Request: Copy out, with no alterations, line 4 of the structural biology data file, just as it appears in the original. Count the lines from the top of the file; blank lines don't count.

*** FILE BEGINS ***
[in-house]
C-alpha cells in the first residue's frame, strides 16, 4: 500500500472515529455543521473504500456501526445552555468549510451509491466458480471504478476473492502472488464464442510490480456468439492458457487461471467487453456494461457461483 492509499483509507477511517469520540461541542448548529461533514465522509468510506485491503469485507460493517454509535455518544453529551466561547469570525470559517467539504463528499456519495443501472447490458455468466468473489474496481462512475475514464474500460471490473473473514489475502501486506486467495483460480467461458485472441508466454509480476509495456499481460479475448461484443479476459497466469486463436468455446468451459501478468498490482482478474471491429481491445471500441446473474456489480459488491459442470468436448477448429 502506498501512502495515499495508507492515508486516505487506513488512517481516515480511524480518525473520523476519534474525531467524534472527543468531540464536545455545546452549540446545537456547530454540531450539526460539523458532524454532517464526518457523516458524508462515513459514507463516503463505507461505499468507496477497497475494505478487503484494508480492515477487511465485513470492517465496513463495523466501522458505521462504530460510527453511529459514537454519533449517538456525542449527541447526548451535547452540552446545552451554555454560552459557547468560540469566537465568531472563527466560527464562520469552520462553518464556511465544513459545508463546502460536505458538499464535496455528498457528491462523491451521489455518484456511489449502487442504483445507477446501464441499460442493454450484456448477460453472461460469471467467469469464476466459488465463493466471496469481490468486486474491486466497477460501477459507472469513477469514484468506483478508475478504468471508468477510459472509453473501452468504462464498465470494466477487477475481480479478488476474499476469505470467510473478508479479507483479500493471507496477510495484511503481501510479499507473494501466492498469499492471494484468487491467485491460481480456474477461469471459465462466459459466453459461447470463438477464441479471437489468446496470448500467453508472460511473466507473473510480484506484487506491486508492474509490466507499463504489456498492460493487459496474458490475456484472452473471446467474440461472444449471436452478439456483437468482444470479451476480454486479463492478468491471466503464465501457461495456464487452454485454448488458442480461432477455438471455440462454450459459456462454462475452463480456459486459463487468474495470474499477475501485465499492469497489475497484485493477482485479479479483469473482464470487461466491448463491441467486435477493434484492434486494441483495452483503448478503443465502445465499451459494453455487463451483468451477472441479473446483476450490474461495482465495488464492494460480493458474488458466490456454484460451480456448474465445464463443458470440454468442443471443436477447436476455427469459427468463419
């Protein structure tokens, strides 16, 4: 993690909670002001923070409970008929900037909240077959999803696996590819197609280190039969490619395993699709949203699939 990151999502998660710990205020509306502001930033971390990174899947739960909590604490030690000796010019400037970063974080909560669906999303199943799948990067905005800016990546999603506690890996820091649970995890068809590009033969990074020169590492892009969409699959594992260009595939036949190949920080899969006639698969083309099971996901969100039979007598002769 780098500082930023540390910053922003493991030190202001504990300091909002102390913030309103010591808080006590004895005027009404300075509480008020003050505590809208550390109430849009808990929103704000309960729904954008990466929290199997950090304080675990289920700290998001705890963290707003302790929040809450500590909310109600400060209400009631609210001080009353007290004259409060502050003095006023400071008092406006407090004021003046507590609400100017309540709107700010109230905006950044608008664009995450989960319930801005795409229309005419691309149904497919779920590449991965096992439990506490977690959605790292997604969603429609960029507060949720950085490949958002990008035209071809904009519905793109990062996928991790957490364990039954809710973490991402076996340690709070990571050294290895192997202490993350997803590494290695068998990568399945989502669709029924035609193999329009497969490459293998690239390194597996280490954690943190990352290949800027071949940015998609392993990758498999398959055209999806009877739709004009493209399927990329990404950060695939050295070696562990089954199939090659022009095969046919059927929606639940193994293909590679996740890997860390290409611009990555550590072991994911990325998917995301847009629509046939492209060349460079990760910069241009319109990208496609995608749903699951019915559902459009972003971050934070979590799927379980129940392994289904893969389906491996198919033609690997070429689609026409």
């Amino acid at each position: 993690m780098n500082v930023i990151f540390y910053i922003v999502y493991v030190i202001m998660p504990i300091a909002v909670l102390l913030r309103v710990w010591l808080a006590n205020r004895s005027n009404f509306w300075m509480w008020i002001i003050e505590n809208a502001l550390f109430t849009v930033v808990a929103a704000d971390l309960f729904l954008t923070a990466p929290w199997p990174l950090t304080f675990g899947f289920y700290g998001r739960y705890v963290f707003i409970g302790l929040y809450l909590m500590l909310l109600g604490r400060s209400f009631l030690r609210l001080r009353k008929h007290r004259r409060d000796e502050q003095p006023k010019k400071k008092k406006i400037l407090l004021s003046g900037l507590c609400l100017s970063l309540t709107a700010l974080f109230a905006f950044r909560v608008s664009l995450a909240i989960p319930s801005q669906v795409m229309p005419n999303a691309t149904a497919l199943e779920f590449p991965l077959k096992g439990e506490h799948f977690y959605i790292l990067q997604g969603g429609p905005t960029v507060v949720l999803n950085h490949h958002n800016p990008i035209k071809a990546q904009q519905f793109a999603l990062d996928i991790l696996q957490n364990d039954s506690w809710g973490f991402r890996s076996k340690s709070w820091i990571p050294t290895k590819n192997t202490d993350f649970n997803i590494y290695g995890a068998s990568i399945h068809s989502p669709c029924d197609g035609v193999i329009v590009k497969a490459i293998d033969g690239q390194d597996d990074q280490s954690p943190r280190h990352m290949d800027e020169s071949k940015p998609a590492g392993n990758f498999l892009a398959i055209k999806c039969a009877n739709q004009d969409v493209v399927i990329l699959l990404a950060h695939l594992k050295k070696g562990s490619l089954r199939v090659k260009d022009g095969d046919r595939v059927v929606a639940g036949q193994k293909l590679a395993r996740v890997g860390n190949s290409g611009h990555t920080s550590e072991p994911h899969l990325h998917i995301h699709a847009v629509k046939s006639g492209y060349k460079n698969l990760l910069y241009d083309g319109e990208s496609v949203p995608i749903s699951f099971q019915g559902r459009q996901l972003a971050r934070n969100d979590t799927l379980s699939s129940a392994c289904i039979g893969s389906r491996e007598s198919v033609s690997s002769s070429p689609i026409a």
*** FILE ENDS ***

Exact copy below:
């Amino acid at each position: 993690m780098n500082v930023i990151f540390y910053i922003v999502y493991v030190i202001m998660p504990i300091a909002v909670l102390l913030r309103v710990w010591l808080a006590n205020r004895s005027n009404f509306w300075m509480w008020i002001i003050e505590n809208a502001l550390f109430t849009v930033v808990a929103a704000d971390l309960f729904l954008t923070a990466p929290w199997p990174l950090t304080f675990g899947f289920y700290g998001r739960y705890v963290f707003i409970g302790l929040y809450l909590m500590l909310l109600g604490r400060s209400f009631l030690r609210l001080r009353k008929h007290r004259r409060d000796e502050q003095p006023k010019k400071k008092k406006i400037l407090l004021s003046g900037l507590c609400l100017s970063l309540t709107a700010l974080f109230a905006f950044r909560v608008s664009l995450a909240i989960p319930s801005q669906v795409m229309p005419n999303a691309t149904a497919l199943e779920f590449p991965l077959k096992g439990e506490h799948f977690y959605i790292l990067q997604g969603g429609p905005t960029v507060v949720l999803n950085h490949h958002n800016p990008i035209k071809a990546q904009q519905f793109a999603l990062d996928i991790l696996q957490n364990d039954s506690w809710g973490f991402r890996s076996k340690s709070w820091i990571p050294t290895k590819n192997t202490d993350f649970n997803i590494y290695g995890a068998s990568i399945h068809s989502p669709c029924d197609g035609v193999i329009v590009k497969a490459i293998d033969g690239q390194d597996d990074q280490s954690p943190r280190h990352m290949d800027e020169s071949k940015p998609a590492g392993n990758f498999l892009a398959i055209k999806c039969a009877n739709q004009d969409v493209v399927i990329l699959l990404a950060h695939l594992k050295k070696g562990s490619l089954r199939v090659k260009d022009g095969d046919r595939v059927v929606a639940g036949q193994k293909l590679a395993r996740v890997g860390n190949s290409g611009h990555t920080s550590e072991p994911h899969l990325h998917i995301h699709a847009v629509k046939s006639g492209y060349k460079n698969l990760l910069y241009d083309g319109e990208s496609v949203p995608i749903s699951f099971q019915g559902r459009q996901l972003a971050r934070n969100d979590t799927l379980s699939s129940a392994c289904i039979g893969s389906r491996e007598s198919v033609s690997s002769s070429p689609i026409a």